“We are going to make a Spanish model. That is, a hybrid model with German methodology, learning the positive aspects of the French model, but connecting with the work carried out for years by the offices of the dioceses of Spain,” Cremades said.
The team conducting the investigation will include several former magistrates of the Constitutional Court and Supreme Court of Spain, together with two members of the Westpfahl Spilker Wastl law firm that conducted a high-profile study of the German Archdiocese of Munich and Freising, who will travel to Madrid once a month.
In addition to a comprehensive report, the investigation is expected to open an independent channel to receive potential complaints and recommend further preventative measures.
The announcement of the audit came as three proposals for the creation of commissions to investigate cases of sexual abuse committed by members of the Church were under consideration in Spain.
The first proposal was presented by Podemos, a left-wing party that is part of the governing coalition, as well the Catalan and Basque nationalist parties, the Republican Left of Catalonia and the EH Bildu.
The proposal was admitted for debate in the Congress of Deputies, the lower house of Spain’s parliament, on Feb. 1. The People’s Party and Vox party both voted against the proposal and asked that the commission be broader, to include sex abuse cases that occur outside of the Catholic Church.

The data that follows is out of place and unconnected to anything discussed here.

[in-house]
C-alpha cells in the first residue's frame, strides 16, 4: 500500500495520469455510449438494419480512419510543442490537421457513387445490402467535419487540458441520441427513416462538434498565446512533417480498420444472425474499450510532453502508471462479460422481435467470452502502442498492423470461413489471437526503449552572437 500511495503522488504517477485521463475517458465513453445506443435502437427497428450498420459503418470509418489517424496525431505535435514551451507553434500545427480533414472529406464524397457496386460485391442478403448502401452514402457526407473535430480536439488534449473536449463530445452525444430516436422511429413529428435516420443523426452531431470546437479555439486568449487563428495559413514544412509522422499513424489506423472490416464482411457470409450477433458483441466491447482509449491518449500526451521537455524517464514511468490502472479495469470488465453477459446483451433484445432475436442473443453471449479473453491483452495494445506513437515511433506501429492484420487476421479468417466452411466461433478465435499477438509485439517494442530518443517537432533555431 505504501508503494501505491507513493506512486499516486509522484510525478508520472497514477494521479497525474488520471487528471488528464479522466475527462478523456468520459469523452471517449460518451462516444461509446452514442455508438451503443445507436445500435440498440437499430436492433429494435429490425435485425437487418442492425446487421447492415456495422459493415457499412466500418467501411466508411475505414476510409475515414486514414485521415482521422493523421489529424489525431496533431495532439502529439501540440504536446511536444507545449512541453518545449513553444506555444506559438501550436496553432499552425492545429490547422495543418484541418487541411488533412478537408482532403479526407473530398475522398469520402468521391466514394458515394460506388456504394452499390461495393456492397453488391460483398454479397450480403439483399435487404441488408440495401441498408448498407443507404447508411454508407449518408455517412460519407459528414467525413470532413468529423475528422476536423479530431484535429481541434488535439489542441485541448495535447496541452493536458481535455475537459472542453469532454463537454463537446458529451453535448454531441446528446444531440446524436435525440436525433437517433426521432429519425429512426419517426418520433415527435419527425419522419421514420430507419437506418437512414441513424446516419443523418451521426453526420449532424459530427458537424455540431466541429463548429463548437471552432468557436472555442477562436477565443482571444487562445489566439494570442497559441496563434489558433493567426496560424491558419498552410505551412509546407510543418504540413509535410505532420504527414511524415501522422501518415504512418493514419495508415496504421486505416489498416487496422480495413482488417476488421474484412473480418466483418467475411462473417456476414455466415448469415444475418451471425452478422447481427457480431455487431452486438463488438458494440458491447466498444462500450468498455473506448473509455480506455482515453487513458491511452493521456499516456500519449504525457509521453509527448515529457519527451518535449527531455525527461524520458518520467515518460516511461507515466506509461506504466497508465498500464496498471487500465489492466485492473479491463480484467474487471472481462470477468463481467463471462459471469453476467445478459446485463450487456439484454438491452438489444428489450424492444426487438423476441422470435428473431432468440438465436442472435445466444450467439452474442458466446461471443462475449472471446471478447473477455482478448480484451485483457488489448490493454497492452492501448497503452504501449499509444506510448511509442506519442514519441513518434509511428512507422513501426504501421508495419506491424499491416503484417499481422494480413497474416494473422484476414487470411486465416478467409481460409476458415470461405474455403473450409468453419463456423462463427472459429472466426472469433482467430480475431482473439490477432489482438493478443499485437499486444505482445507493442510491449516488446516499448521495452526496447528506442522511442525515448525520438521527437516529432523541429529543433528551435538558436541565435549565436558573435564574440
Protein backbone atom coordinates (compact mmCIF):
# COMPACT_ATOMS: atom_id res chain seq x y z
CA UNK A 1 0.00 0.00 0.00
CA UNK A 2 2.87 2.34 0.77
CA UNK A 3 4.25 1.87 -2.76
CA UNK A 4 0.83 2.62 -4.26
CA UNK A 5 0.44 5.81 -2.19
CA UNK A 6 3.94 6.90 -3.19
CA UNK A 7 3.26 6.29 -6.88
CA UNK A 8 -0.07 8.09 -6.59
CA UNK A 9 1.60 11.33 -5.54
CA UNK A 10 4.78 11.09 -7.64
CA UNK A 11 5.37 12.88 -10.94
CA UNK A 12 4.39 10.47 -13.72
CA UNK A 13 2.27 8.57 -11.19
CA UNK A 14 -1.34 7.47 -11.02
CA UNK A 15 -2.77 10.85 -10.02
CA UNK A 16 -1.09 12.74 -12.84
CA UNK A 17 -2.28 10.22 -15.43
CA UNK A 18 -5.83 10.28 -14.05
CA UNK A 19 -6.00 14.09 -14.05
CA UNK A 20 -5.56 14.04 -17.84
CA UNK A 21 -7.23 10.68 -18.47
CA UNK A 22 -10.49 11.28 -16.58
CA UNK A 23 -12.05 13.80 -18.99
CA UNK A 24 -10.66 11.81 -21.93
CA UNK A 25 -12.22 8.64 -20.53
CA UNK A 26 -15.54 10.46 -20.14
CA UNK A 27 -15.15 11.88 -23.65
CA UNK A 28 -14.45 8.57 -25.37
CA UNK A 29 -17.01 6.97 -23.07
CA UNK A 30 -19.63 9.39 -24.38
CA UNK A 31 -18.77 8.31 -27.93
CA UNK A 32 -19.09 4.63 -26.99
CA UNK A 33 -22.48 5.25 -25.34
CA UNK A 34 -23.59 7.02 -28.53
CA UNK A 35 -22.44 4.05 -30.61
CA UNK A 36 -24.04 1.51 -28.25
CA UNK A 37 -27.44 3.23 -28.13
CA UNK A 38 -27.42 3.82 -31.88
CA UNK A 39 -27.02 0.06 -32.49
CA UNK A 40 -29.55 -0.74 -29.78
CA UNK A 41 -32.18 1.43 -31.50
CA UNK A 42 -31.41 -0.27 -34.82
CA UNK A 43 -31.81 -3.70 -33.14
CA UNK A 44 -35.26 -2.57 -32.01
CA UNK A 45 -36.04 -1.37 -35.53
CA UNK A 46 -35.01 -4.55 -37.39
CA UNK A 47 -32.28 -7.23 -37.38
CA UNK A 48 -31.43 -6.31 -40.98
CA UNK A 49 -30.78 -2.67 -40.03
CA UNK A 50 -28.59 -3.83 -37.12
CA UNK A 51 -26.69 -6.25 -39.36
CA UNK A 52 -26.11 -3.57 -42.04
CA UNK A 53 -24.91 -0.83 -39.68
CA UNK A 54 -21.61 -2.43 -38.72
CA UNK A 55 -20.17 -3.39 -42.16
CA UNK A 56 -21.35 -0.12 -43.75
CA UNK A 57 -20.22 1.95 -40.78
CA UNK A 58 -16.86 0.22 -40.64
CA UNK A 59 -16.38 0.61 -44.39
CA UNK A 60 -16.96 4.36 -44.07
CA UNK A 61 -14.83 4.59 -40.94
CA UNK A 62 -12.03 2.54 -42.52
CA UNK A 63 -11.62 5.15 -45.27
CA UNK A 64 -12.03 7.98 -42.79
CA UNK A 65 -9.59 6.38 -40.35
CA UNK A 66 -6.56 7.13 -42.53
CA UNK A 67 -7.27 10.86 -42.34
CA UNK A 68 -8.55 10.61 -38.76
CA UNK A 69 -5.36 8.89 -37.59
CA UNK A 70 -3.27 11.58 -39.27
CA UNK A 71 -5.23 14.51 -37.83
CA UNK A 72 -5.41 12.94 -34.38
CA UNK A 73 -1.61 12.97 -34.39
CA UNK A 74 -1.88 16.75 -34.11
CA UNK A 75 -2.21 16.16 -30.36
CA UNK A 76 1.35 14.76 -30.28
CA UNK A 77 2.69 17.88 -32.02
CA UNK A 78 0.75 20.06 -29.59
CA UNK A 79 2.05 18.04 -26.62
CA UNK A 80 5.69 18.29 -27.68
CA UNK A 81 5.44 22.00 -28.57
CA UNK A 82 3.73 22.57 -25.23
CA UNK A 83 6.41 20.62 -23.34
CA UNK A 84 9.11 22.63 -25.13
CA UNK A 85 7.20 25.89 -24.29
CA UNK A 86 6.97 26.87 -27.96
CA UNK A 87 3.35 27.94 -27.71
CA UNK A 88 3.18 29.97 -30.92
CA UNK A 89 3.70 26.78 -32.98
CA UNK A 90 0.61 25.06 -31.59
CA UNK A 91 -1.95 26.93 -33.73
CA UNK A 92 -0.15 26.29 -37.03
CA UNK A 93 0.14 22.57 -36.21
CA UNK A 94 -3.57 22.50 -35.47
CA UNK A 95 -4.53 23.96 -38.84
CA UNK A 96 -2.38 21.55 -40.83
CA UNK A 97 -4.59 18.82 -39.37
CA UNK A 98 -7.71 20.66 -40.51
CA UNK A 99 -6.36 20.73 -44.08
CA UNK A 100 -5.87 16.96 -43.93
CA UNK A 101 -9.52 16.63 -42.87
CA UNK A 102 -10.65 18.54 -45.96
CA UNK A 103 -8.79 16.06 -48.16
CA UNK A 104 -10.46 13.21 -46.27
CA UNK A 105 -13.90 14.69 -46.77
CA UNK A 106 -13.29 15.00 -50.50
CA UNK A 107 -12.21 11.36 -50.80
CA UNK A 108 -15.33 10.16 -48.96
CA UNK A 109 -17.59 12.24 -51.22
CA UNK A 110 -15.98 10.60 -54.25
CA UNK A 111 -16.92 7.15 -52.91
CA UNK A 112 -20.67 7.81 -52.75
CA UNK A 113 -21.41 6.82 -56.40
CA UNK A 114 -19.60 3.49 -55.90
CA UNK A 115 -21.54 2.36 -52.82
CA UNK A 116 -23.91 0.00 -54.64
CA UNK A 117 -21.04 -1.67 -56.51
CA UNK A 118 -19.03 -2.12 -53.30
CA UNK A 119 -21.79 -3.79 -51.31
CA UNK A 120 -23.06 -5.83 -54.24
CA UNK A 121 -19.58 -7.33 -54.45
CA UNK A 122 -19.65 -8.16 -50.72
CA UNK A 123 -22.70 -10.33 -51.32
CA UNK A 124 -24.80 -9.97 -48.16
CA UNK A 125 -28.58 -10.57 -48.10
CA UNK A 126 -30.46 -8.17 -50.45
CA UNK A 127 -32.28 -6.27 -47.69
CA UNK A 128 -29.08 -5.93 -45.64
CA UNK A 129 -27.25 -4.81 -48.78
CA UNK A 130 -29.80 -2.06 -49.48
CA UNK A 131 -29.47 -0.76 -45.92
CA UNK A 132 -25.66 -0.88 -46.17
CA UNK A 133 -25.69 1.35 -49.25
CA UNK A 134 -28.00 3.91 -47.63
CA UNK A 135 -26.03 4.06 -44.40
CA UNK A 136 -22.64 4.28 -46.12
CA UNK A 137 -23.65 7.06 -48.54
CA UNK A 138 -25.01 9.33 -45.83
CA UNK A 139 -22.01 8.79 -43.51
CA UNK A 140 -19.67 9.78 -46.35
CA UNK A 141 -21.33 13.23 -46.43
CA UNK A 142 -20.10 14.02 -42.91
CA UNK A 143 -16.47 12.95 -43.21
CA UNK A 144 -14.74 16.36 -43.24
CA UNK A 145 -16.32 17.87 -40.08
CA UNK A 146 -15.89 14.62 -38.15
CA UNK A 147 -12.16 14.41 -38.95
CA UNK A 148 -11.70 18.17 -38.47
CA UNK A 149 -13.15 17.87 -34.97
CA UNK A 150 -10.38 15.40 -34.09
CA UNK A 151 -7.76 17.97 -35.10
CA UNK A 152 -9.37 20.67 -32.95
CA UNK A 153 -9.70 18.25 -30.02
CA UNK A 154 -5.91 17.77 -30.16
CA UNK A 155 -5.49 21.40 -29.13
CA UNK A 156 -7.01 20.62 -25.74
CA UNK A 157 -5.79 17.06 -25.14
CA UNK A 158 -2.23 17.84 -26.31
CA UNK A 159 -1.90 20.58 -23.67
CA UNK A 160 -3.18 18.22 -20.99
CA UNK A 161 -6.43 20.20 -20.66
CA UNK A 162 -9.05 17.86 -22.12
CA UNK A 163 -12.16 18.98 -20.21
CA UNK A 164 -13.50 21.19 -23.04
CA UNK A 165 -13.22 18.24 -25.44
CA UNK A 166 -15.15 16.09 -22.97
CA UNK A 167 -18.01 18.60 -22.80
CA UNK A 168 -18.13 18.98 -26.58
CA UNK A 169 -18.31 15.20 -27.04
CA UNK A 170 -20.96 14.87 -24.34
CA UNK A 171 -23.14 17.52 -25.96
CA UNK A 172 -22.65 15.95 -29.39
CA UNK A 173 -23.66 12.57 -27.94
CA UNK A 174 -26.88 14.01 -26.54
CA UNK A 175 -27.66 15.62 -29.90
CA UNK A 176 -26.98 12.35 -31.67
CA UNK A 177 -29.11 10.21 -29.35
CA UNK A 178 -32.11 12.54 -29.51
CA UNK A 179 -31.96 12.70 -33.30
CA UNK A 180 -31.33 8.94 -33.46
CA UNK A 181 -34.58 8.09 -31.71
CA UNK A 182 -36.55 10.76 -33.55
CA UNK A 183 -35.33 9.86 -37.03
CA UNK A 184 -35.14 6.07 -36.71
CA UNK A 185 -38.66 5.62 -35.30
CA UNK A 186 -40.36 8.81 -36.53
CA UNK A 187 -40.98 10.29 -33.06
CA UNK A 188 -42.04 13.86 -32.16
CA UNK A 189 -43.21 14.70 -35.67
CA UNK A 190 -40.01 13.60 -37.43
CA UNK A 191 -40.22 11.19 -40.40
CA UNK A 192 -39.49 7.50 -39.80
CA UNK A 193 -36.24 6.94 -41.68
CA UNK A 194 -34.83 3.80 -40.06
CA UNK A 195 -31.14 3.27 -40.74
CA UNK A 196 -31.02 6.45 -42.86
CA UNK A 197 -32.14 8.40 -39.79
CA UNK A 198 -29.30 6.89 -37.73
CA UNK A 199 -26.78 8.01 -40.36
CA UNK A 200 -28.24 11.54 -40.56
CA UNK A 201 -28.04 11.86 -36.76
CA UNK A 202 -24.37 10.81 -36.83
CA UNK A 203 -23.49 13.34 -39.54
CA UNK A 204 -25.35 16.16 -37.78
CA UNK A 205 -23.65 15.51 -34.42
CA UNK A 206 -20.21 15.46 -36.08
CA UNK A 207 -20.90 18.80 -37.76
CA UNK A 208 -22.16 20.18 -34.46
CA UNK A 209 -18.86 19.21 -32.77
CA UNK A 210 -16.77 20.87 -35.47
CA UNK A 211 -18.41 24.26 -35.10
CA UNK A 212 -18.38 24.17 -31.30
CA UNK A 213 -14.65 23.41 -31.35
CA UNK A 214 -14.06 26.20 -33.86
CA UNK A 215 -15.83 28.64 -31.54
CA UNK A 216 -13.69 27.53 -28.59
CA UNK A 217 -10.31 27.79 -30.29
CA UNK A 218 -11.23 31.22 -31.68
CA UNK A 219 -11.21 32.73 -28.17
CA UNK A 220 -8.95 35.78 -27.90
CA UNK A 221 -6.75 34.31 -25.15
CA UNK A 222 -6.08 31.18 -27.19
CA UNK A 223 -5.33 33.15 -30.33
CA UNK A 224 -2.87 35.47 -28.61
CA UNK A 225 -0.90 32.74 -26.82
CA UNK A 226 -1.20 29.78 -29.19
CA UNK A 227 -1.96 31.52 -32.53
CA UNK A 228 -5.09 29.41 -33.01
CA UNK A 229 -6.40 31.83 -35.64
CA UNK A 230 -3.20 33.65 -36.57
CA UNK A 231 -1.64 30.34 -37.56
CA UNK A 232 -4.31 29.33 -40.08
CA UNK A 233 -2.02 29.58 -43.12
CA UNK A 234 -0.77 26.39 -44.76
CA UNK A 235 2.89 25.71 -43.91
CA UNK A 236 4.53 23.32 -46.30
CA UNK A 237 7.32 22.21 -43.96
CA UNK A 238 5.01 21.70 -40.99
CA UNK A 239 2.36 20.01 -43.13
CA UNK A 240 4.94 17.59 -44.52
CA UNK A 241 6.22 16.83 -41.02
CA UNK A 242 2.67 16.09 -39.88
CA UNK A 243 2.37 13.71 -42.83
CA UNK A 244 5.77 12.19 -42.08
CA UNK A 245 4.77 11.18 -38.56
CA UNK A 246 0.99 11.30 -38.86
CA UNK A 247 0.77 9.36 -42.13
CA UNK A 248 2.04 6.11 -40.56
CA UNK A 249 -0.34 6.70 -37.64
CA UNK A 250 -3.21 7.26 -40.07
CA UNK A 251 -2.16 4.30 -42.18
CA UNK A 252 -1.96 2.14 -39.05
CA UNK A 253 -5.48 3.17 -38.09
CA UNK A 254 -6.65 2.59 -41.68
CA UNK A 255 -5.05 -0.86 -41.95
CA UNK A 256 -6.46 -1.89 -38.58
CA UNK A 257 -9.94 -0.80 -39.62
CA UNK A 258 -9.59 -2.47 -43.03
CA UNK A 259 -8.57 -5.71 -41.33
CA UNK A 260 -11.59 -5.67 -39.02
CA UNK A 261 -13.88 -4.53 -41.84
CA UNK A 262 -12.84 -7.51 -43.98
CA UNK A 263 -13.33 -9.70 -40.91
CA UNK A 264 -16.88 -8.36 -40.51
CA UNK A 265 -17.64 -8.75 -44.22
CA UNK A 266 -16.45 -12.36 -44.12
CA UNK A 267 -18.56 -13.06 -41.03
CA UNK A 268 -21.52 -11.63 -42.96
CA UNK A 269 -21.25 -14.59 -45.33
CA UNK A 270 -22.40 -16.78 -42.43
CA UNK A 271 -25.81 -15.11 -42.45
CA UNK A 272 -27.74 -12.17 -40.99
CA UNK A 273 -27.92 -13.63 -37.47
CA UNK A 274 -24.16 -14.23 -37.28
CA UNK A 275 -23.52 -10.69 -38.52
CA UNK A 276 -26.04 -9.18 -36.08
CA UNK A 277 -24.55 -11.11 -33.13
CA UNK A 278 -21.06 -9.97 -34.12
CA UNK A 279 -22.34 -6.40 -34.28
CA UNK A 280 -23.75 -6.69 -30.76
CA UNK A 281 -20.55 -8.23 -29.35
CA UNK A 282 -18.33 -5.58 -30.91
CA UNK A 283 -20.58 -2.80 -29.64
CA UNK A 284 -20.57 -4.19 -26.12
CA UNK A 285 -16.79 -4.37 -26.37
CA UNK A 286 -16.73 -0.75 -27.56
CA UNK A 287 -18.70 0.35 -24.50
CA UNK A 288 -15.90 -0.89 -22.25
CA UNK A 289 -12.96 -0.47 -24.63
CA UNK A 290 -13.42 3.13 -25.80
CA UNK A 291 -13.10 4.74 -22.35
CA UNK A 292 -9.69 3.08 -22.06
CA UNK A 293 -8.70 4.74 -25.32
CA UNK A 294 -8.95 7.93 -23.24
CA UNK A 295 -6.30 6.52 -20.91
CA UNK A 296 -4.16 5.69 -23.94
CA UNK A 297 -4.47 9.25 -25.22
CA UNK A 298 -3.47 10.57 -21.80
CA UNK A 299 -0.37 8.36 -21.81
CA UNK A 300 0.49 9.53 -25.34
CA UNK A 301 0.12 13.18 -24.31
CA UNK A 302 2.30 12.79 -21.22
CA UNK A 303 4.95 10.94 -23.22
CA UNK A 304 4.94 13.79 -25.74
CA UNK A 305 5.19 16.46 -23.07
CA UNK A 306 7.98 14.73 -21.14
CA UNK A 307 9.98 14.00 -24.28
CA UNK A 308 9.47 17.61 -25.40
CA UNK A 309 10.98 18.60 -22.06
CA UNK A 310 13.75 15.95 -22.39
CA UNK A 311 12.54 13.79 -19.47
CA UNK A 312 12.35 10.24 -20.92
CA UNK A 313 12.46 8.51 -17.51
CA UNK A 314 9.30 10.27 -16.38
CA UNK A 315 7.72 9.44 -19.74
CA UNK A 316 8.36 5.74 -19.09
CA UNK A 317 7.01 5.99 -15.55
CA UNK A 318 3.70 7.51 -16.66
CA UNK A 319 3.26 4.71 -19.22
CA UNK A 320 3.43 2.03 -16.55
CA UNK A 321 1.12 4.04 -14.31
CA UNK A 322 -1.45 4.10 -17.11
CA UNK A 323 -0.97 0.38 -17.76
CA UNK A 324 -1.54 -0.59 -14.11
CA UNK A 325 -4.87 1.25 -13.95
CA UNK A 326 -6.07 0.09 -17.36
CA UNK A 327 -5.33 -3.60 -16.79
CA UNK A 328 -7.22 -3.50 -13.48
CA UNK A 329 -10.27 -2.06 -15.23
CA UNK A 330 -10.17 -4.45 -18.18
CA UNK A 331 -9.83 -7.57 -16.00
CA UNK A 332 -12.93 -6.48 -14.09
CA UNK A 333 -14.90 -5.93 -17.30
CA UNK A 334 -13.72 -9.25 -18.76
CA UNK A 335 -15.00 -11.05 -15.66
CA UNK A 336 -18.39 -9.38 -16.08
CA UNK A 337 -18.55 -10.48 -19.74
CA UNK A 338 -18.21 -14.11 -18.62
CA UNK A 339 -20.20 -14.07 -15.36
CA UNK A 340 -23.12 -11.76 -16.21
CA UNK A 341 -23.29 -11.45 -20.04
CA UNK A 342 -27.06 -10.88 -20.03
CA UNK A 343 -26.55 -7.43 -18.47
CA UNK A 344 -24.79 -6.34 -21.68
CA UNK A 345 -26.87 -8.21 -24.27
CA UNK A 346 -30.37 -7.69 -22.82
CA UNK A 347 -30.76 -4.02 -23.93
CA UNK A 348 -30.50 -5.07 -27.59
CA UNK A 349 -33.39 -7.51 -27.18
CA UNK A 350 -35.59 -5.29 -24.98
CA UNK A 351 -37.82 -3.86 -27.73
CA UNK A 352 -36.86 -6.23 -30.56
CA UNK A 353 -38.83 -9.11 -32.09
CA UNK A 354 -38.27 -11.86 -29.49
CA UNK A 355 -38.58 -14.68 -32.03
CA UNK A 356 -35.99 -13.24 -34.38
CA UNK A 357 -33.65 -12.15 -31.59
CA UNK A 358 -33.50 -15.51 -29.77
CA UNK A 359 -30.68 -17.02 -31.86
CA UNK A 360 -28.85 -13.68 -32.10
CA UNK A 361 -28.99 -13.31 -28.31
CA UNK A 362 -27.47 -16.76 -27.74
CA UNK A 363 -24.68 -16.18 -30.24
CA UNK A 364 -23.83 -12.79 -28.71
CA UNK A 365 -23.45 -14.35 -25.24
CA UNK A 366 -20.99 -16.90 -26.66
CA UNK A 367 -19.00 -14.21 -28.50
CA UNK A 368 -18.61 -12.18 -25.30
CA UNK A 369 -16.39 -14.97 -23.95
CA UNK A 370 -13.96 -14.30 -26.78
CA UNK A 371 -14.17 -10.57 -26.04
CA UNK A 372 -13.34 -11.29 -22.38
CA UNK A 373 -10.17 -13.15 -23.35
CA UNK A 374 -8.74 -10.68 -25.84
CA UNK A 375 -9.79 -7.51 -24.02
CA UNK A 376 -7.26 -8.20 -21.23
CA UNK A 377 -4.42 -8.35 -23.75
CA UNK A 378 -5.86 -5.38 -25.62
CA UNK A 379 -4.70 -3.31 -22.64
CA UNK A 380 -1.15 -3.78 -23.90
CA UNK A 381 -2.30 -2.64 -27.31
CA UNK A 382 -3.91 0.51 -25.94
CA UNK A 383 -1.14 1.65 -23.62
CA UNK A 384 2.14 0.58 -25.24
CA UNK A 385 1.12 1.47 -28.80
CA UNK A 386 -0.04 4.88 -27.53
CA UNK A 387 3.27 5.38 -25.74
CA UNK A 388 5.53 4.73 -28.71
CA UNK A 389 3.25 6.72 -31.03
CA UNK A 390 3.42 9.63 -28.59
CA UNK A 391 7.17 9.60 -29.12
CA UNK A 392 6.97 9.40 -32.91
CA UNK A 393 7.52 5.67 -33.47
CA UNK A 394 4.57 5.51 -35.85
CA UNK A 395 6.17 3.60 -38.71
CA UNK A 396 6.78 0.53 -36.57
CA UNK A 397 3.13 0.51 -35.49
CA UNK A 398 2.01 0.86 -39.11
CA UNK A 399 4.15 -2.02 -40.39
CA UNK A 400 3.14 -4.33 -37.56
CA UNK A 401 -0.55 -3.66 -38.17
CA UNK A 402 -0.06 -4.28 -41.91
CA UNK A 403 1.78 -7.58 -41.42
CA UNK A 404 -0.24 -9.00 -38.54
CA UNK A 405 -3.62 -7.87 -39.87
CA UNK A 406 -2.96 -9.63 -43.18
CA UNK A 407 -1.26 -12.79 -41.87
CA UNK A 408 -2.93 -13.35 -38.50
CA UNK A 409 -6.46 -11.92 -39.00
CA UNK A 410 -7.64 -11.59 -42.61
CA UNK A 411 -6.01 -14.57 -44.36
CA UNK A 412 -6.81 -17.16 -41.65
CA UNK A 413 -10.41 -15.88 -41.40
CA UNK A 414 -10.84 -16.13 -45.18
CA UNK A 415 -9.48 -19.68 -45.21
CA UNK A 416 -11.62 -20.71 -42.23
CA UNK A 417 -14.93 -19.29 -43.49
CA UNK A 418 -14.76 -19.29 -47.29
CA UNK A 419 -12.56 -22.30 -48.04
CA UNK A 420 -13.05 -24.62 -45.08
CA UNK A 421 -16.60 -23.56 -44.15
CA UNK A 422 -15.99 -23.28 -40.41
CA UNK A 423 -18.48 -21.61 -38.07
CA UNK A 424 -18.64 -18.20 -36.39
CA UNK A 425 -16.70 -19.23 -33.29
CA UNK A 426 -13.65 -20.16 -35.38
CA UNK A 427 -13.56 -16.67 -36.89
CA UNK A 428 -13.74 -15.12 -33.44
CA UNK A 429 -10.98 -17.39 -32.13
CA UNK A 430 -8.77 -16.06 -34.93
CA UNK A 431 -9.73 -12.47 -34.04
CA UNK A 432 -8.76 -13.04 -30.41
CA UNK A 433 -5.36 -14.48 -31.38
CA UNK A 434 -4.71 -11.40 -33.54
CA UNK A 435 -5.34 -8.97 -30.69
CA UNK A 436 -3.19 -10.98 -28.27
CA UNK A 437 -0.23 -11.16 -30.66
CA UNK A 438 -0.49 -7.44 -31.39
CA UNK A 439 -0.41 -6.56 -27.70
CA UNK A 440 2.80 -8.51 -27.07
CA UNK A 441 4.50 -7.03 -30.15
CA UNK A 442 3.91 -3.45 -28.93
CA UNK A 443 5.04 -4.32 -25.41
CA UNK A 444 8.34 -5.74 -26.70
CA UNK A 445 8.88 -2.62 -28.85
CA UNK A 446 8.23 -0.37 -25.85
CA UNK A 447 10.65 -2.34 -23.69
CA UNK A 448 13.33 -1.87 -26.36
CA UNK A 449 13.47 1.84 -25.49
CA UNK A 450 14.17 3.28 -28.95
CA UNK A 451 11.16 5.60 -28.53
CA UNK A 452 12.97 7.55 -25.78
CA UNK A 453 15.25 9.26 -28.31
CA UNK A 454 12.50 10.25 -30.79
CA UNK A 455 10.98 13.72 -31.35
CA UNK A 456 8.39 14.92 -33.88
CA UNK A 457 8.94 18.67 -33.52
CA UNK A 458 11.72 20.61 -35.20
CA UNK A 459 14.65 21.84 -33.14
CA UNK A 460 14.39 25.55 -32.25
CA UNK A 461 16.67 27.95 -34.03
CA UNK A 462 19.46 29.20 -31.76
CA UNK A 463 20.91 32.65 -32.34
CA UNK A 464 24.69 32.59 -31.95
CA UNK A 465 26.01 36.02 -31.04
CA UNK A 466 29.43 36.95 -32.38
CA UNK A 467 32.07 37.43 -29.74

Spain’s Attorney General Dolores Delgado requested that the 17 head prosecutors of the country’s autonomous regional governments remit all open criminal proceedings for sexual abuse committed by members of the Church and other religious groups.
The Spanish Socialist Workers’ Party (PSOE) introduced a proposal on Feb. 7 in the Congress of Deputies for the investigative commission to be led by the People’s Ombudsman, Ángel Gabilondo.
Cremades said at the press conference that his firm’s independent investigation would be conducted in collaboration with the government. He added that after he accepted the commission from the Spanish bishops’ conference, he had contacted Gabilondo.
“This is not an alternative but a complement. So that, in a professional manner, in a certified manner, there is no doubt that there may be any manipulation of the investigation by the Church, by public powers or by a third party,” Cremades said.
“There is a genuine interest in the truth and anyone who can contribute to clarify what happened, to clarify and prevent it in the future will be fundamental in this matter, which is not only of the Catholic Church, but is a wound of the whole society,” he said.
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